How does jack propose to rule without the conch in Lord of the Flies?

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Kristen Lentz eNotes educator| Certified Educator

After Jack childishly splits from the original tribe of boys claiming, "I'm not going to play any longer! Not with you!" to Ralph and the others, he redefines his role as leader through his ability to hunt and provide meat.  No where is this more evident than the later scene when Jack organizes a feast on the far end of the beach.  Ralph actually threatens to use the conch and call a meeting, but Jack rejects the power of the conch by informing Ralph that the "conch doesn't count on this end of the island" (150). 

Jack plans to rule without the conch, and in order for this notion to be accepted by the other boys, he must completely reject and undermine the conch's significance and purpose.  Jack's rejection of the conch undermines Ralph's authority; the reader can infer Jack's hidden meaning, which is, of course, that he feels that the conch should not count on the other side of the island either.  Jack's denial of the conch's significance and purpose showcases yet another way in which Jack has turned his back on another of the more civilized ideals remaining on the island.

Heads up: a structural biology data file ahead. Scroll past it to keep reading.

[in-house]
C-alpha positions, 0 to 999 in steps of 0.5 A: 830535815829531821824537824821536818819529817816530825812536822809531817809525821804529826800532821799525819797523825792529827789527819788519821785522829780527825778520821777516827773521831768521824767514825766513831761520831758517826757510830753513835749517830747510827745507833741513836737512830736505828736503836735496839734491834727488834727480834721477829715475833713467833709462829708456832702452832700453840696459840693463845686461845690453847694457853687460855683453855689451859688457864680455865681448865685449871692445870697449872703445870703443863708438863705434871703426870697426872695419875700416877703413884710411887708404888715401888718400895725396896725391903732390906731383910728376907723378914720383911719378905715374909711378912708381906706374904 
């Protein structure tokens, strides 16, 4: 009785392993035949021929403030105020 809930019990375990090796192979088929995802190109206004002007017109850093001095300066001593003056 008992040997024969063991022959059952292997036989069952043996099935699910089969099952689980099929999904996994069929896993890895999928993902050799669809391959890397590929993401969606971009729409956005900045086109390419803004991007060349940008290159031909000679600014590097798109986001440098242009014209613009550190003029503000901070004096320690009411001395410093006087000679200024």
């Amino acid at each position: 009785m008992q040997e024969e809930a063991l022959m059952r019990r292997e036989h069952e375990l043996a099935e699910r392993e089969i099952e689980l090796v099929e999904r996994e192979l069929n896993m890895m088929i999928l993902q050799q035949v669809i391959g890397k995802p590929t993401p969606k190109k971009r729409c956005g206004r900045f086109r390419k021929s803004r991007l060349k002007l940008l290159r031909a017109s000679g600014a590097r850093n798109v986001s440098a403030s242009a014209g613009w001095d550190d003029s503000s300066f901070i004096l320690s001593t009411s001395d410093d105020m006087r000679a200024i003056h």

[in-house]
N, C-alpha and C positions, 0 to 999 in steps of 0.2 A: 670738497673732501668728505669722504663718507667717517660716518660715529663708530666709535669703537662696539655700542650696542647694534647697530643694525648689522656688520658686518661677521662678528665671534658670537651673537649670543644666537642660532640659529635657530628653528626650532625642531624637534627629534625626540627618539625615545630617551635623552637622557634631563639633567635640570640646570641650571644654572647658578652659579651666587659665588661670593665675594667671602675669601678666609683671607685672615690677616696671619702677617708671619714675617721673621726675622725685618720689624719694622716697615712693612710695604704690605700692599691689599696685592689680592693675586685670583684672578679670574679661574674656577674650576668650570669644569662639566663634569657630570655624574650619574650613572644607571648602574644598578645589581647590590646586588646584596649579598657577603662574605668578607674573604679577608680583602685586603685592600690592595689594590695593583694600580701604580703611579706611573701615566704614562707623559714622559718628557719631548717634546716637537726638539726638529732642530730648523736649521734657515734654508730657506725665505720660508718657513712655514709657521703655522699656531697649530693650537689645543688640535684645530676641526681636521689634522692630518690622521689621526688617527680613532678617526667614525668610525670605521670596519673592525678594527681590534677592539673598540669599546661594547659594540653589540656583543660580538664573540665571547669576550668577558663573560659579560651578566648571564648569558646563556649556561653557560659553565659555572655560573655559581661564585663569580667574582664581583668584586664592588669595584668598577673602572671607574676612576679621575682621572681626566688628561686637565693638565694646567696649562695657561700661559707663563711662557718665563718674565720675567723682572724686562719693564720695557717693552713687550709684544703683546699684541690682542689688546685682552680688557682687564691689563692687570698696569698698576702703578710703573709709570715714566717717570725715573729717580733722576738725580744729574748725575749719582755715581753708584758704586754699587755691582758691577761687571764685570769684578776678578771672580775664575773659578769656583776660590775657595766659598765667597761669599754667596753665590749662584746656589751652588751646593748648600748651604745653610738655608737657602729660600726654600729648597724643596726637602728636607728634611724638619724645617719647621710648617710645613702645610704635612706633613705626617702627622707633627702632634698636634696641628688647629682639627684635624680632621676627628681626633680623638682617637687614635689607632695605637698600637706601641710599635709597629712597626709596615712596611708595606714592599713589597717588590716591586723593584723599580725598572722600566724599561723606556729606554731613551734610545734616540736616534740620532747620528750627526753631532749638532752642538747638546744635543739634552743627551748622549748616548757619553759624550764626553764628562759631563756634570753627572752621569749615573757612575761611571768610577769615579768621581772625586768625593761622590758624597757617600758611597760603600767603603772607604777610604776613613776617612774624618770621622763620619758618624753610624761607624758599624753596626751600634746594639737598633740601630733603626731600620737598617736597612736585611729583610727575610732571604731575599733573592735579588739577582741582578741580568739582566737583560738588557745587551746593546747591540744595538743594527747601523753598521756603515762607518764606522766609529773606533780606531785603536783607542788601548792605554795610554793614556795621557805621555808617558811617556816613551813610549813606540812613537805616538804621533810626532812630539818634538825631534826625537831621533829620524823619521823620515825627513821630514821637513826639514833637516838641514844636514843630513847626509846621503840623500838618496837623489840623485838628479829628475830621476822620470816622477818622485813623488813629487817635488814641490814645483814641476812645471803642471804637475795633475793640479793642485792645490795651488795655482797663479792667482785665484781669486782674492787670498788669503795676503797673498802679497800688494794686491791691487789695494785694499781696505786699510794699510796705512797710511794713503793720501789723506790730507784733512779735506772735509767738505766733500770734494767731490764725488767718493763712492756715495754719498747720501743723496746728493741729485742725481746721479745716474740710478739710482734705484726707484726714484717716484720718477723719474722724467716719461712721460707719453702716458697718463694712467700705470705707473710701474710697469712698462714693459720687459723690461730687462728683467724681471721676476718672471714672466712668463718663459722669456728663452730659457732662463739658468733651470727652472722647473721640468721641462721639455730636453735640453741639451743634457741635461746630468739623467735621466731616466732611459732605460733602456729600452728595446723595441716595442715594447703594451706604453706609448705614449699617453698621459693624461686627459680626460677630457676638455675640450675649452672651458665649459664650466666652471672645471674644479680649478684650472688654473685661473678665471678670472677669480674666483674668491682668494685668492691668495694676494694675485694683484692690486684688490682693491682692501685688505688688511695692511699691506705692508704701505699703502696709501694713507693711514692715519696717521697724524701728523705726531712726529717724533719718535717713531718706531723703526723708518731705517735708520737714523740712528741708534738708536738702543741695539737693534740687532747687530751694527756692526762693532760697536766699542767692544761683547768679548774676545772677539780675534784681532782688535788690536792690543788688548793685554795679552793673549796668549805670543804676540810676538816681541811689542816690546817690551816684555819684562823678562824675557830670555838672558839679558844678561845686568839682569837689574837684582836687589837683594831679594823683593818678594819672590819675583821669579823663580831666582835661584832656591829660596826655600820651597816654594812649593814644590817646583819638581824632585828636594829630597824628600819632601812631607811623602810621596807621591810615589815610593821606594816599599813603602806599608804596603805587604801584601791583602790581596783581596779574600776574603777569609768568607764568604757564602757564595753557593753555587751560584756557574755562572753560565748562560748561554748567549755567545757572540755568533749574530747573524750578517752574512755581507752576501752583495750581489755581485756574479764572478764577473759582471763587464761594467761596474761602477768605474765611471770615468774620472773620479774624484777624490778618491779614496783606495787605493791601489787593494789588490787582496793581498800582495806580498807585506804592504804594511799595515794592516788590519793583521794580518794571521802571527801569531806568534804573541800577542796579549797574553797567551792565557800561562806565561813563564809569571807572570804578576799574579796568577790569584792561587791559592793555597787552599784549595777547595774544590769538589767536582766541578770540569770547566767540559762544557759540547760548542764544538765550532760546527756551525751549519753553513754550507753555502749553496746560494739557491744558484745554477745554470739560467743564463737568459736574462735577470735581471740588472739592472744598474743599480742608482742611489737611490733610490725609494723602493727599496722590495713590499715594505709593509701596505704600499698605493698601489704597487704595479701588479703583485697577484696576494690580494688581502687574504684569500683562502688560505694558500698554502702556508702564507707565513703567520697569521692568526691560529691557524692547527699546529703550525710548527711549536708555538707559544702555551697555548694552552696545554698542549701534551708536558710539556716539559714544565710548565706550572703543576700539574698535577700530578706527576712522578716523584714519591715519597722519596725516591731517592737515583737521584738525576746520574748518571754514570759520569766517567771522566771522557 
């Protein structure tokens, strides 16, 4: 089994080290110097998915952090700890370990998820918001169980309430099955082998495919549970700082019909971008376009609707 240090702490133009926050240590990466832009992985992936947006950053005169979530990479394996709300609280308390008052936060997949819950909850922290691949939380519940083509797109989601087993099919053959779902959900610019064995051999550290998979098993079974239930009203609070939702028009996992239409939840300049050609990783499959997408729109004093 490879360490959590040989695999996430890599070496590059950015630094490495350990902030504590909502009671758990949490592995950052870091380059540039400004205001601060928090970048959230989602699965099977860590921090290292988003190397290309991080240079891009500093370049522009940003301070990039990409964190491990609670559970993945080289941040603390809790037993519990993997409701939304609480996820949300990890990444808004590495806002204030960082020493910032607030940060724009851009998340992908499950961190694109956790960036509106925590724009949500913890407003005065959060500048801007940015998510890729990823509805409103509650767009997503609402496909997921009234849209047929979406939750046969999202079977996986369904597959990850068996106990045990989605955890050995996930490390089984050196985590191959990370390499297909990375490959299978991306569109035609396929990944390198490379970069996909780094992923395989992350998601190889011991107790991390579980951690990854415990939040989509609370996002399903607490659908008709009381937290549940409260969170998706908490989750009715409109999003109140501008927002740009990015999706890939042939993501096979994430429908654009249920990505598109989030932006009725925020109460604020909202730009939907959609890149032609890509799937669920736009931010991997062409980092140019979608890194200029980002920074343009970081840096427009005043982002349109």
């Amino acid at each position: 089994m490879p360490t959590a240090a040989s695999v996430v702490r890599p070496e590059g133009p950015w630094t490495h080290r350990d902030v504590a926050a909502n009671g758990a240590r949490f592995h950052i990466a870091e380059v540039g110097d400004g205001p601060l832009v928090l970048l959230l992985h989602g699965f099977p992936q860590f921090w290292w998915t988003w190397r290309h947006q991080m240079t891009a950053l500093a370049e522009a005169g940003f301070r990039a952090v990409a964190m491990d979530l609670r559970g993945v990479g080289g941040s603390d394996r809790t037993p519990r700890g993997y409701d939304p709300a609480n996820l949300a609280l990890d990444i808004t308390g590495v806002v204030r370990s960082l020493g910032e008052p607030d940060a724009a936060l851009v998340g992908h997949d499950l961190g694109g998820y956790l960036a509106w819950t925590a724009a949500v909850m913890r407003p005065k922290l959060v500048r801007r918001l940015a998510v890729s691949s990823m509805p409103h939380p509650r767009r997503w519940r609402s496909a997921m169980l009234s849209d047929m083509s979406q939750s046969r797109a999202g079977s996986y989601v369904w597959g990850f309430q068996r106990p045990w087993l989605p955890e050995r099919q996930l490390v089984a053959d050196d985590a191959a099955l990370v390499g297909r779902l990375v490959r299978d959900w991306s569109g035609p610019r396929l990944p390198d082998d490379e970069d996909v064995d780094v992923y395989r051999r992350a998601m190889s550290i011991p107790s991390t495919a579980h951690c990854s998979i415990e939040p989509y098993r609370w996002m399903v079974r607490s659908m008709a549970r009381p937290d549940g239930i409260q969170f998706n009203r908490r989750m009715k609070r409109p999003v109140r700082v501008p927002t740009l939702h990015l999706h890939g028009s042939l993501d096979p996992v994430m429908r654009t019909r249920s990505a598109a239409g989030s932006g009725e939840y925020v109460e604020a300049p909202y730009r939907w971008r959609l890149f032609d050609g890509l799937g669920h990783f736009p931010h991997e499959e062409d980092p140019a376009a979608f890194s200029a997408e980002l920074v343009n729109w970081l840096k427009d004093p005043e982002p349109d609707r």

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Lord of the Flies

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